Middle Childhood: Physical and Cognitive Development

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Age of middle childhood

6-12 (school age)

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Physical Growth

"slow" but steady

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school-aged children grow, on average, ____________ per year

2-3 inches

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this is the only time during the lifespan when girls are on average ____ than boys


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boys and girls gain____ a year

5-7 lbs

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variations of __________ in children the same age are not uncommon

half a foot

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Noonan syndrome

affects boys and girls, due to congenital heart defects

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turner syndrome

girls only, affects x-chromosomes

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what is proper nutrition linked to?

positive personality traits

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poor nutrition in school aged children

-overweight or obese


-increased susceptibility to infections

-poor school performance

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Despite growing rates of obesity, American society places a strong emphasis on ______ which can lead to eating disorders


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Top 10 leading causes of death for 5-14 year olds

  1. Accidents

  2. Cancer

  3. Suicide

  4. Homicide

  5. Congenital anomalies

  6. Heart disease

  7. Chronic lower respiratory disease

  8. Flu/pneumonia

  9. Stroke

  10. Diabetes

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Fine Motor Skills in school aged children

continue to advance, increased levels of myelin around the nerve cells raise the speed of messages traveling to muscles

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Gross motor skills

muscle coordination, gender differences likely the result of societal messages/expectations rather than motor skill

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6 year old gross motor skill

  • girls superior in accuracy of movement, boys superior in more forceful less complex acts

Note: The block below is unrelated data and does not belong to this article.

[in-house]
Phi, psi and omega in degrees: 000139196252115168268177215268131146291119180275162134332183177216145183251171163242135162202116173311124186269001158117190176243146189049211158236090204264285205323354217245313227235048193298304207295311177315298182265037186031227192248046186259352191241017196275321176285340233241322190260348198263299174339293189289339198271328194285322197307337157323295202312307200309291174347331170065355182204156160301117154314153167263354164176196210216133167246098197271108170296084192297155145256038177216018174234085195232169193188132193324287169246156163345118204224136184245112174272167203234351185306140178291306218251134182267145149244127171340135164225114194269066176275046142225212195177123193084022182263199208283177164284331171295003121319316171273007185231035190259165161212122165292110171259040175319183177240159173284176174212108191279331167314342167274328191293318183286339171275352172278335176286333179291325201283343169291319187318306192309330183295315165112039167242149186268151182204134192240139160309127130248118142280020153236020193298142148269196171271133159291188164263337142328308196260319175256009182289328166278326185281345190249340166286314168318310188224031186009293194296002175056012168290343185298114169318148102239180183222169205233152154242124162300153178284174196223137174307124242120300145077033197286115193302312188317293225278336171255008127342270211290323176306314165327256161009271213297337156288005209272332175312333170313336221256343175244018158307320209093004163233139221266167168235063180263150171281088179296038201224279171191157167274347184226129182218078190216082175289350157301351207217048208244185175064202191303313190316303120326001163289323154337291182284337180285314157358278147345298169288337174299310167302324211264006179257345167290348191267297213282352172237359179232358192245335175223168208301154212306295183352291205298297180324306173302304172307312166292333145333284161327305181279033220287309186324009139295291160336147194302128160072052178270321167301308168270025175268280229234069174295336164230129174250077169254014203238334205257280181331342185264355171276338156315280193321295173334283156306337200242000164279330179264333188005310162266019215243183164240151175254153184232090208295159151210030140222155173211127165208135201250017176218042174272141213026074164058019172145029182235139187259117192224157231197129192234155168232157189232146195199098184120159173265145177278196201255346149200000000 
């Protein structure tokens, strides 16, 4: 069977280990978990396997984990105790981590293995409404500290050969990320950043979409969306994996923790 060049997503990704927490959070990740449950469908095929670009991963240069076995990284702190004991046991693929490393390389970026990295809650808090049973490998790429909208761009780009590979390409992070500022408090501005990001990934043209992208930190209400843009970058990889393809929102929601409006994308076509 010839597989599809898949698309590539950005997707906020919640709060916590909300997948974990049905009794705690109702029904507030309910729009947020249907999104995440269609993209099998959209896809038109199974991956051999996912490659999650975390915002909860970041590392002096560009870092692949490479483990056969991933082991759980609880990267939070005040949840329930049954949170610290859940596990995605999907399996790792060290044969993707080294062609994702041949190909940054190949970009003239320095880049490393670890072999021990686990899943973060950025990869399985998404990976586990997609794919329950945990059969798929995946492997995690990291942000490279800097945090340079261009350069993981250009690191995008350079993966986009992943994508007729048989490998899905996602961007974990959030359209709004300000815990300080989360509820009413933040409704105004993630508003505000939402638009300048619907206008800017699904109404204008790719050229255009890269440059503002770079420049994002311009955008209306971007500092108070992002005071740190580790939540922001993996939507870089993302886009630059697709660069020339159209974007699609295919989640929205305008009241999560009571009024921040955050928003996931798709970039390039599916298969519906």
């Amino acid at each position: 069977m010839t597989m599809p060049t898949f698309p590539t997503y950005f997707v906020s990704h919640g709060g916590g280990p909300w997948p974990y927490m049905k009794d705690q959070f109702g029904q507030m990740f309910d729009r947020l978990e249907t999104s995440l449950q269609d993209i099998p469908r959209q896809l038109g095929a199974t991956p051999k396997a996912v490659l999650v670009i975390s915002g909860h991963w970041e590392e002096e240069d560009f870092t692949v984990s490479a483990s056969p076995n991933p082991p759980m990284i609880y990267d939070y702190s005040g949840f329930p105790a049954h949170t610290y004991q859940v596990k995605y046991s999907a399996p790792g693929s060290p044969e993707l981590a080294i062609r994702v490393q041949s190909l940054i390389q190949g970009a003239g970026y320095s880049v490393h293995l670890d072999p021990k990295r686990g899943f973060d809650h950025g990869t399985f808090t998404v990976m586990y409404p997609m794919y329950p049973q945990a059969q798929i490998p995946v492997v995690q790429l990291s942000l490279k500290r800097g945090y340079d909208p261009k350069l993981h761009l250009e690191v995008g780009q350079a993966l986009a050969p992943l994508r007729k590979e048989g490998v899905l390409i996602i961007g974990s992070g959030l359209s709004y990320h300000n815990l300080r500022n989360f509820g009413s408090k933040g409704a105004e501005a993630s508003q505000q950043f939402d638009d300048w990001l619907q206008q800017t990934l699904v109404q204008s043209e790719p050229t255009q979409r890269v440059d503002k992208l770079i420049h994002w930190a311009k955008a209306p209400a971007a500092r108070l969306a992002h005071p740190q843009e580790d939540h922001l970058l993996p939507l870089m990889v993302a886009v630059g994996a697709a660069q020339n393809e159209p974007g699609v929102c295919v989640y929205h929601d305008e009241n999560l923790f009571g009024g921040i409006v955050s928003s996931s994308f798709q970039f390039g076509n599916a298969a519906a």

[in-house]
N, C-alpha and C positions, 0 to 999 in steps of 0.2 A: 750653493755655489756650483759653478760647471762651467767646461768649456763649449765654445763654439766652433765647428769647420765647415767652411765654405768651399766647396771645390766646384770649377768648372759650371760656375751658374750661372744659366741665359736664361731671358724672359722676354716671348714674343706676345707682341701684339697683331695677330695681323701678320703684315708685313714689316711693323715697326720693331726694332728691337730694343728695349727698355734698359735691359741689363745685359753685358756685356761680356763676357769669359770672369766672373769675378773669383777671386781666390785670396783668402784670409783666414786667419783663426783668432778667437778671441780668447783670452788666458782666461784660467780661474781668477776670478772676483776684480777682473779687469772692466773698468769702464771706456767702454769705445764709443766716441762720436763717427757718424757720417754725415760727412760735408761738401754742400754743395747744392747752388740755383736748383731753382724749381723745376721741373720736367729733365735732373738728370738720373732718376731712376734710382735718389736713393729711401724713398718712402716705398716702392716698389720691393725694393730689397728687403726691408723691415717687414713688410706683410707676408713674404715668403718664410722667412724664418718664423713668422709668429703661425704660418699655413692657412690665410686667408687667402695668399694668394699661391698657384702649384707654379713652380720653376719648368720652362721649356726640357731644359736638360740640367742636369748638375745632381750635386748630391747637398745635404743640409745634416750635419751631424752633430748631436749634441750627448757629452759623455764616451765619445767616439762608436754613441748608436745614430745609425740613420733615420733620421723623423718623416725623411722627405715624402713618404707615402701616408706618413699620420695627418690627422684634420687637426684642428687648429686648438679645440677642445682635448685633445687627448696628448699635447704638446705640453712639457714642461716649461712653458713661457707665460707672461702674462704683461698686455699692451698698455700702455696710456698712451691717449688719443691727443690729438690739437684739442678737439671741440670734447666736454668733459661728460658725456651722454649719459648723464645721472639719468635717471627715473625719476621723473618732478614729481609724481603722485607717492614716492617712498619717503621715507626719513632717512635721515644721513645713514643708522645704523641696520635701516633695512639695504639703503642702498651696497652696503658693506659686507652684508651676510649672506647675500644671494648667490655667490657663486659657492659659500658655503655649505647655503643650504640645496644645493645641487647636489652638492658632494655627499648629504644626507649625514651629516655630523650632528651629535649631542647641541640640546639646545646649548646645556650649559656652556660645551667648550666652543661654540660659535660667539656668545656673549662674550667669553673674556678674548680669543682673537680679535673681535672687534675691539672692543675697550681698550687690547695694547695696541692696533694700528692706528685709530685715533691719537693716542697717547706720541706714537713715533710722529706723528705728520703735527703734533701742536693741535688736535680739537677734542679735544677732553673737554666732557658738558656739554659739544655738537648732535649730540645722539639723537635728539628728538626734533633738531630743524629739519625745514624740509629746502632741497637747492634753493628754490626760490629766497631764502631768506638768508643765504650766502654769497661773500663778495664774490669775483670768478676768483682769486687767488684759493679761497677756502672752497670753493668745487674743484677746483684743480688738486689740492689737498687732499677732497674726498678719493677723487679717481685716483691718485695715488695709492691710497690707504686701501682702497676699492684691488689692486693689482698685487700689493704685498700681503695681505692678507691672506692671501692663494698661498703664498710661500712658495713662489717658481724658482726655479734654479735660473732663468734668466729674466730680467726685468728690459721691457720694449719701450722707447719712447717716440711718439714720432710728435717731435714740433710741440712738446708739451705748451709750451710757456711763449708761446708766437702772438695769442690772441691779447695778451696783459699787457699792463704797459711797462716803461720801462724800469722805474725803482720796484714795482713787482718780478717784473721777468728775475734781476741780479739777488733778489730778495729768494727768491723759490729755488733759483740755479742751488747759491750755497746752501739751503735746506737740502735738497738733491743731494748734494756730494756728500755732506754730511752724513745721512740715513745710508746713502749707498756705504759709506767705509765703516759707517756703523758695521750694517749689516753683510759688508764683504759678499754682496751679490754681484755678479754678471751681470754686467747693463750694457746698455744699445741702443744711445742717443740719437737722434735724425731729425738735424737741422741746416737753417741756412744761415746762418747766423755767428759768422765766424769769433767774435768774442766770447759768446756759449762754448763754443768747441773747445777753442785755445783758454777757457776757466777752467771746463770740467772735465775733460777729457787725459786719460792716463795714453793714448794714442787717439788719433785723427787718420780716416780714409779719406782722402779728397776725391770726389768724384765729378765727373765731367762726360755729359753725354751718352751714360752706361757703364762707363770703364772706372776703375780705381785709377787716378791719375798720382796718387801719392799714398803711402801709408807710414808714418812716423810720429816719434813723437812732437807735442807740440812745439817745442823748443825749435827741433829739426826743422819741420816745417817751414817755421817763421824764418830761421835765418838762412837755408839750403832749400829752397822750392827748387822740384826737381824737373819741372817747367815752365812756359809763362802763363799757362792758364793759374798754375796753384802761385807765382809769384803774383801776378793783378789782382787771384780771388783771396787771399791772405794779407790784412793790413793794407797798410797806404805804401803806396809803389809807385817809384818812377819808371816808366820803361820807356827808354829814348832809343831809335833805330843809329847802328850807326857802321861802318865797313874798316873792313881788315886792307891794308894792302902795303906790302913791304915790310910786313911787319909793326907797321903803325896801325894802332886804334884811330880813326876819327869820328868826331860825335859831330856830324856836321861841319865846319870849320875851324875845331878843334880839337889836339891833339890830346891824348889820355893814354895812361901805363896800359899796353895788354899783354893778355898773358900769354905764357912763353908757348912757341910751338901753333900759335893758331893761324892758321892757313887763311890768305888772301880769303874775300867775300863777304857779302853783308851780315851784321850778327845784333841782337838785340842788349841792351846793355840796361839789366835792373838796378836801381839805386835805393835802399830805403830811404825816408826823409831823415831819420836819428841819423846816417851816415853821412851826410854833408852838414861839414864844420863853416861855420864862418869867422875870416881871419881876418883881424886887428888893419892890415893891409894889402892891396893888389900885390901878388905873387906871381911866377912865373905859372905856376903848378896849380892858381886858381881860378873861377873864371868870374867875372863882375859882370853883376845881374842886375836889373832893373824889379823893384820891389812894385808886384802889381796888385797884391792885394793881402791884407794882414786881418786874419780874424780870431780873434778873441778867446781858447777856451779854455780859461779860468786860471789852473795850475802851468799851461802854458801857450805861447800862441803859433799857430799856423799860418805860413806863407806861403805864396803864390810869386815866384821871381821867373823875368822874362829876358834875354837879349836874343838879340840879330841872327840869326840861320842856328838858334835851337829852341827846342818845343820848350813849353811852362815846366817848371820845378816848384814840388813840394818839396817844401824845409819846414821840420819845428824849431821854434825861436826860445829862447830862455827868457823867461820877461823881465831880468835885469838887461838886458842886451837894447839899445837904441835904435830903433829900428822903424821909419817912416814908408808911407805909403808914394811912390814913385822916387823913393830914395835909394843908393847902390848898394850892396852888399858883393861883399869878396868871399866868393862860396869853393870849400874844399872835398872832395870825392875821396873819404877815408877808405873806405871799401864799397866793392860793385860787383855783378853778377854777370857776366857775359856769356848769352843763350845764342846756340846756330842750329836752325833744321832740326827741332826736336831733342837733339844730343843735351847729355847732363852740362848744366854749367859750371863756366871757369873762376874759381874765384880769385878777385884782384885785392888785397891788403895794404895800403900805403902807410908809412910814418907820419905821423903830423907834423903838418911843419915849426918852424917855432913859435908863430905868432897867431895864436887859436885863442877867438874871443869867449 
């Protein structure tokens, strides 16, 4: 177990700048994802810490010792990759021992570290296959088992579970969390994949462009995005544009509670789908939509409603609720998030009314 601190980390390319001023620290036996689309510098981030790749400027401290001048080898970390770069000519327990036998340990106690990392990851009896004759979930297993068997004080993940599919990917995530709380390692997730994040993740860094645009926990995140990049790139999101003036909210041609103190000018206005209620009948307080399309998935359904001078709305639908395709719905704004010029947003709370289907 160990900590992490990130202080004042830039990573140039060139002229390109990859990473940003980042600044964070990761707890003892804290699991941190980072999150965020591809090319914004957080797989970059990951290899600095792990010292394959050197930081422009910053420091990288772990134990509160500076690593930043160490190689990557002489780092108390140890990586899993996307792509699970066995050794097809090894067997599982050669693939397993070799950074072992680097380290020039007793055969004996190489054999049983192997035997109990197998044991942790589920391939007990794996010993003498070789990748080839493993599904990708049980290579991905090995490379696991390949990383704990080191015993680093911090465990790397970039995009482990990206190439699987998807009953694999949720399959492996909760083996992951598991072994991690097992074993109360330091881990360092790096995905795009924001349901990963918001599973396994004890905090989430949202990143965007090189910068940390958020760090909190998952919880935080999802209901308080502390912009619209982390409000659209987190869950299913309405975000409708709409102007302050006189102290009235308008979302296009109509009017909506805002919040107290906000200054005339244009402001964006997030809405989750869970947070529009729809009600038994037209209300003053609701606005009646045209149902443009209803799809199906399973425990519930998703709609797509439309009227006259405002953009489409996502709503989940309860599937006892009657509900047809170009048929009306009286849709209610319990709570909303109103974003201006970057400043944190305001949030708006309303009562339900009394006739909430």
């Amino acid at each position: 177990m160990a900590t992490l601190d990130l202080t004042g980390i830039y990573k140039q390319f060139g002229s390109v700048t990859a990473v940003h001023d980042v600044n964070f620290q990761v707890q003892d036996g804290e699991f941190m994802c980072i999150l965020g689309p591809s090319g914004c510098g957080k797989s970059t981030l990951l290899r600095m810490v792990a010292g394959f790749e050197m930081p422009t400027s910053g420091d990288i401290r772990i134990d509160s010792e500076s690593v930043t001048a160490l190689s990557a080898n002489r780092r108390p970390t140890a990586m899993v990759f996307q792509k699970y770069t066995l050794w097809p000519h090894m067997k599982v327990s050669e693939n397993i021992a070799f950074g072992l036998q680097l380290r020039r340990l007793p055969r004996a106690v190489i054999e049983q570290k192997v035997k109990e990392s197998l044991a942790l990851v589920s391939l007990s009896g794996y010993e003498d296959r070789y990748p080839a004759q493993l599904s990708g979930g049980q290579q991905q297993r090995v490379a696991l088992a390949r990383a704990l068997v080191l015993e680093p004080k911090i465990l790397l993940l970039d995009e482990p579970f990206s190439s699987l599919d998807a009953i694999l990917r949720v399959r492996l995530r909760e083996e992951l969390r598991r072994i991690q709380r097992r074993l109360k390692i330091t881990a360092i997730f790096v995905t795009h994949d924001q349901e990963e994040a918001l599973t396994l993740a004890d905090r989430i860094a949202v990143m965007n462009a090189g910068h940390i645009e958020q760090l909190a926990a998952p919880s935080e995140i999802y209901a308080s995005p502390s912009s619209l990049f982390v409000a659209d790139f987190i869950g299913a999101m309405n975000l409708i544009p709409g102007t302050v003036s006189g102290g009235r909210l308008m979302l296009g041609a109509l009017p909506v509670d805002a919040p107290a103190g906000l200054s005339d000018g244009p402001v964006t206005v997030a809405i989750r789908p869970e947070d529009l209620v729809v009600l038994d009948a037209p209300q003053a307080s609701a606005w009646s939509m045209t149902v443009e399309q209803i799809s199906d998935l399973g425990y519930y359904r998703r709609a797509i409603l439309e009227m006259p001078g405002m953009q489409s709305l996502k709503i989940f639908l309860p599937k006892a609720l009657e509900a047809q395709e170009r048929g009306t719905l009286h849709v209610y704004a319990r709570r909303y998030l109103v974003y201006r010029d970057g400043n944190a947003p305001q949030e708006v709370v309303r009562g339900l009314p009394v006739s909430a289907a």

• can throw with the proper weight shift and step

    • acquire the ability to skip

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7 year old motor skills

  • can balance on one foot with eyes closed

  • can walk on a 2-inch wide balance beam without falling out

  • can hop and jump accurately into small squares (hopscotch)

  • can correctly execute a jumping jack exercise

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8 year old gross motor skills

  • can grip objects with 12 pounds of pressure

  • can engage in alternate rhythmical hopping in a 2-2,2-3, or 3-3 pattern

  • girls can throw a small ball 33 feet, boys can throw a small ball 59 feet

  • the number of games participated in by both sexes is the greatest at this age

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9 years old motor skills

  • girls can jump vertically 8.5 inches over their standing height plus reach, boys can jump vertically 10 inches

  • boys can run 16.6 feet per second and throw a small ball 41 feet; girls can run 16 feet per second and throw a small ball 41 feet

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10 year old motor skills

  • can judge and intercept directions of small balls thrown from a distance

  • both girls and boys can run 17 feet per second

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11 year old motor skills

-boys can achieve standing broad jump of 5 feet, girls can achieve sanding board jump of 4.5 feet